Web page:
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Posts tagged “Audrain Auto Museum

The Challenge

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NCIS Challenge Coin

This past Friday I finished my fifth class playing an NCIS Special Agent in the Naval Justice School’s mock trial program.  When I first started in this program back in December 2016 I was simply cast as an actor, given background information to learn and literally jumped into the deep end of the pool. For those of you that have been following this blog for the last year, you know how much I enjoy this assignment. It’s important work. Not just for me as an actor, but for the school, the students and the military.

Now that I direct and supervise this program for the government contractor the responsibility level elevates. It’s not just important that I do my job as an actor, but I need to insure that others are doing their job as well. As a director my goal is that they present a strong performance on stage and off.

This round was particularly special for me when a recently retired NCIS Special Agent joined our group as an actress playing an “NCIS Special Agent”. Obviously, she brought a wonderful perspective to the part and was a joy to work with. But when she presented me with an “official” NCIS challenge coin, well that just made this round all the more exciting. But rewarding for me came at the end when I was getting ready to leave on Friday. One of the students walked up to me and thanked me for the work I did. Likewise, I thanked him for his service and the work he is doing. In the end, that’s what this is all about.

But as for out and about, it wasn’t all business. I had time in my schedule to visit the Audrain Automobile Museum to see their latest exhibit.  If you find yourself in the Newport, Rhode Island area, I highly recommend a visit.

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In First Signal a military satellite intercepts an alien signal.

In regard to visiting, I will be at the Joint Base Cape Cod for a National Guard training exercise on April 6-7 and 10-11. To quote from the registration link for those interested in being a Casualty Role Player, “The training exercises will simulate an emergency response to a manmade or natural disaster including a structural collapse and/or nuclear, biological or chemical incident.” I will be there in a production capacity. To learn more, and to be considered as a Casualty Role Player, please visit this link.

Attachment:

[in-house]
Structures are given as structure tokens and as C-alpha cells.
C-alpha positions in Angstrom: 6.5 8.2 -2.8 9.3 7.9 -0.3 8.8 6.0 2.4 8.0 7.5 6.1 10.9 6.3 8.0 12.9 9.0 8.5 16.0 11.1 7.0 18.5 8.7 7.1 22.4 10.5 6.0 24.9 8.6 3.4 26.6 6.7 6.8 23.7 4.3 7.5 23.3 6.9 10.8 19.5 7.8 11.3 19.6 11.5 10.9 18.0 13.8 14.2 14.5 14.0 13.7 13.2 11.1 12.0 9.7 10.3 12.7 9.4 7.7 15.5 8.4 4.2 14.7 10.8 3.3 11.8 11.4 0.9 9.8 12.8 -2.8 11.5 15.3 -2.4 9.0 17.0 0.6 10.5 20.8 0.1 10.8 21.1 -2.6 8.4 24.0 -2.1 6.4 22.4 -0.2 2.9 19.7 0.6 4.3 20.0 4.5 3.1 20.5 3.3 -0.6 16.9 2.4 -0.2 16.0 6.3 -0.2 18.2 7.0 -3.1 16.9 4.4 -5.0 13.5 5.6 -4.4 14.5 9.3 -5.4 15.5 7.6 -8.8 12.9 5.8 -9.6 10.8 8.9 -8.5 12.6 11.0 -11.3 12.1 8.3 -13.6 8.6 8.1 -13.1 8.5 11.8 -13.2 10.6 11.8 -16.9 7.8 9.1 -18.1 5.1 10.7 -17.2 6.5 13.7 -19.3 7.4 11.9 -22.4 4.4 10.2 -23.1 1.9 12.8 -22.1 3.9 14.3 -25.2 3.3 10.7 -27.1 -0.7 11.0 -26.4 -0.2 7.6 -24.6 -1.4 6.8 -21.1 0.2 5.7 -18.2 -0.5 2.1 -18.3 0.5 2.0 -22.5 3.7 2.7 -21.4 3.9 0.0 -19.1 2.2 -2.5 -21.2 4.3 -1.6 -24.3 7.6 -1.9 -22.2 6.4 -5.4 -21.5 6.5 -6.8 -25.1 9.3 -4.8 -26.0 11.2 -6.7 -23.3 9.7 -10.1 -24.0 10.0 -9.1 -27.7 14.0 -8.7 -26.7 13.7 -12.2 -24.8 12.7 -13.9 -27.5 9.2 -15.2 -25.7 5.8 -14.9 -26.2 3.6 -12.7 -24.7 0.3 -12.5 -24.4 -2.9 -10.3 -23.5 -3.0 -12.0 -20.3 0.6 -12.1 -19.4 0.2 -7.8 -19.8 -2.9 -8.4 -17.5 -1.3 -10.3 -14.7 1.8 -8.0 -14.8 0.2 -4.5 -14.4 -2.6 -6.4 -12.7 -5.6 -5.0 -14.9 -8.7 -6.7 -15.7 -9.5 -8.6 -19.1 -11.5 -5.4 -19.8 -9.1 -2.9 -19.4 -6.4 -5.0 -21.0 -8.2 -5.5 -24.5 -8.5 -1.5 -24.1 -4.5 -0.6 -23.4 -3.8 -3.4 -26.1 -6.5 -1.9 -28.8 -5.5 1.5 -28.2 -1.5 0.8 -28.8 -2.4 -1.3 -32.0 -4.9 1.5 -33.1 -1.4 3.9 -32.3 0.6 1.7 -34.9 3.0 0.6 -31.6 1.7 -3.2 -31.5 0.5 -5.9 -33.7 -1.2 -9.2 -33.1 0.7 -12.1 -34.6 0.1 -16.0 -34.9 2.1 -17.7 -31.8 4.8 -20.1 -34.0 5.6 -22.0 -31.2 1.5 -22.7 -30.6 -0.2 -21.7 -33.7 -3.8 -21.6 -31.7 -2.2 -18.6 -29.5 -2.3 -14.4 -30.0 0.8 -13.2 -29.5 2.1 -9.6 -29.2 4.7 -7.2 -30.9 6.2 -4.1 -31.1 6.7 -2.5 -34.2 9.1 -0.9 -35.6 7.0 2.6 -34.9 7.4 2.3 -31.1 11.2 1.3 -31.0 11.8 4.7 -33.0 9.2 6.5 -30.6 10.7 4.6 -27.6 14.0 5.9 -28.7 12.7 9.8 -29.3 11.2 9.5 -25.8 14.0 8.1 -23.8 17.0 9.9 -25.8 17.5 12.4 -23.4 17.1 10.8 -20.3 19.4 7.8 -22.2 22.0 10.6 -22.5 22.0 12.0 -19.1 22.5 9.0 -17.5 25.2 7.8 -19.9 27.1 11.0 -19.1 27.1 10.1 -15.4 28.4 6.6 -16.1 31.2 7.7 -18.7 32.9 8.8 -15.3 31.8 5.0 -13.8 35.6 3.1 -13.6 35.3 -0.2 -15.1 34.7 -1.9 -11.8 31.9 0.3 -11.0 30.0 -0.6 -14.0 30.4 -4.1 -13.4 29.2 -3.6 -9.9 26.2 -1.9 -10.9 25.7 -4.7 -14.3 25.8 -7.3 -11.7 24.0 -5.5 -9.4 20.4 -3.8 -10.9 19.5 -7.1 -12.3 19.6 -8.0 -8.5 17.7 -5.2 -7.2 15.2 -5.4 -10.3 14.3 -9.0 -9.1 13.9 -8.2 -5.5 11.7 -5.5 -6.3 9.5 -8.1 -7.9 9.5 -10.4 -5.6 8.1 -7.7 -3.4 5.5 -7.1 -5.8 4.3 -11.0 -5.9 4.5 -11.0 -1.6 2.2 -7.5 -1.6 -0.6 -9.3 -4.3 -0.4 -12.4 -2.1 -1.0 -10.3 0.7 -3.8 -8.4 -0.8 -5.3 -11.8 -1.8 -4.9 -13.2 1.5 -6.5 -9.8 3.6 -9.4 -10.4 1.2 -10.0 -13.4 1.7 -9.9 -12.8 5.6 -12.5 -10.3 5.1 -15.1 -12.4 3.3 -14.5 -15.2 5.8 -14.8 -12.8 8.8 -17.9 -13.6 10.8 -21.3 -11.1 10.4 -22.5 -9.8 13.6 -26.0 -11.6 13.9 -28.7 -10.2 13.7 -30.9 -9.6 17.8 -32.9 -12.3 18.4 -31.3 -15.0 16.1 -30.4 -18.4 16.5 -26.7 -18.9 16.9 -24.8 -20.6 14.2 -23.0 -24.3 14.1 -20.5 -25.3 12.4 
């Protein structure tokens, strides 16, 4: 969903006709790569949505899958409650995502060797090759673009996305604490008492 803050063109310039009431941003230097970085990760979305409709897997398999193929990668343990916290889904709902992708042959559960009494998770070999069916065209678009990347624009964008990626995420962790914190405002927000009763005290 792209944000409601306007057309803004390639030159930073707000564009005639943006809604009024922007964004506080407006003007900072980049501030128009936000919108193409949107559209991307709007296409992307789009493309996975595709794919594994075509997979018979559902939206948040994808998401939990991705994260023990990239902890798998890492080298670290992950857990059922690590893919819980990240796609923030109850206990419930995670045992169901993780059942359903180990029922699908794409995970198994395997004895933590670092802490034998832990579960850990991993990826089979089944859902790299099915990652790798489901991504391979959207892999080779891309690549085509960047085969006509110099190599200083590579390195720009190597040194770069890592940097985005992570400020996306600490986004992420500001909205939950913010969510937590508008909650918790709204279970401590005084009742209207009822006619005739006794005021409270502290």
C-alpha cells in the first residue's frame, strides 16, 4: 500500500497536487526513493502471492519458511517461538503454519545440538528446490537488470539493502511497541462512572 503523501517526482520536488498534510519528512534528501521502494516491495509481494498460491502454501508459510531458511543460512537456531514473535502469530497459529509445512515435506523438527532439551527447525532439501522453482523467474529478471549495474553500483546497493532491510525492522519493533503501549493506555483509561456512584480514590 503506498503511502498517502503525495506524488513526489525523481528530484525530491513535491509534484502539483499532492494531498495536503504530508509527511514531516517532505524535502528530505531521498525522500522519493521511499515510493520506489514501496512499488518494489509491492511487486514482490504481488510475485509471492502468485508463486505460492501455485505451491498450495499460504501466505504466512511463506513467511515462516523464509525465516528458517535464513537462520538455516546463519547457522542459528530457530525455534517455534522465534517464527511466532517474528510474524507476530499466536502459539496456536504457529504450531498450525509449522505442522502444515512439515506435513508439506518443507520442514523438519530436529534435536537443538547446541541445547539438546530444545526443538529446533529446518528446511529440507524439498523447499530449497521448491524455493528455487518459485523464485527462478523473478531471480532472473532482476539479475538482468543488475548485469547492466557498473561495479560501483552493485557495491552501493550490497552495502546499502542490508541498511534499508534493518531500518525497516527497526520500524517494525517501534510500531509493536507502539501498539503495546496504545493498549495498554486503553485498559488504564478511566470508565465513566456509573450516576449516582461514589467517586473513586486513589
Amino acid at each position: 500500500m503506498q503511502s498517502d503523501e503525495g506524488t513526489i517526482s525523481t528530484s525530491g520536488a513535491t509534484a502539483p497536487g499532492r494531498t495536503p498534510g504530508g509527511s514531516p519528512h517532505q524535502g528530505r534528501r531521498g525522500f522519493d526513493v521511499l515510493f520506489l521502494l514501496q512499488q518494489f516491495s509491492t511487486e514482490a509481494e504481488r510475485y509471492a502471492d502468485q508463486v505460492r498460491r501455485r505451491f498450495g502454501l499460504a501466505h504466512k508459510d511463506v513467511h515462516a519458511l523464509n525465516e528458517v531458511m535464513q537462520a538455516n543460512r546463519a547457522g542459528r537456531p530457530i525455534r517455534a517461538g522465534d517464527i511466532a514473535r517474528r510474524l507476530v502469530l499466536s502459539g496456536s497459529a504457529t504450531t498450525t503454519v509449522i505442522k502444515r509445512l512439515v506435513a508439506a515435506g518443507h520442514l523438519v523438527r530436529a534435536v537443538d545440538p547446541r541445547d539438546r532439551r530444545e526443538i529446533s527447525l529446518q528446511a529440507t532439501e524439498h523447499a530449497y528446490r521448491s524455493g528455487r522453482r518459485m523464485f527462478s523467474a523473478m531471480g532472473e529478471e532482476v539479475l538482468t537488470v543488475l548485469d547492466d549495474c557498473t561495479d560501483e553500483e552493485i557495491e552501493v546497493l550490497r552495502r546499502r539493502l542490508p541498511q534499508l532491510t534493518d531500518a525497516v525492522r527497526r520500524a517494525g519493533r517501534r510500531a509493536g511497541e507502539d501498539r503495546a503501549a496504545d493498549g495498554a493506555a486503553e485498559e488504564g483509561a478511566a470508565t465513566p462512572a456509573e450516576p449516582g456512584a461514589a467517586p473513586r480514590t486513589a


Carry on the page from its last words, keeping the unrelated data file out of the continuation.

It’s hard to be believe that auditions for First Signal will soon be here. With auditions set for April 14 in Nashua, NH at the Nashua Library and April 15 in Natick MA at the Verve Crowne Plaza, we have some great talent scheduled.

With First Signal being the first installment of what I hope to be a franchise in this “First World” universe I created a decade ago, the challenge is finding the right actors for the right parts.  I’ve been fortunate over the years to work with some wonderful talent. Actors that are not only great at what they do on camera, but a joy to be around when the cameras turn off. That’s vital when casting a film. Because long after the last “cut” is heard and the cameras are turned off, it’s on to promotion and marketing.

Performance.

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A Present Past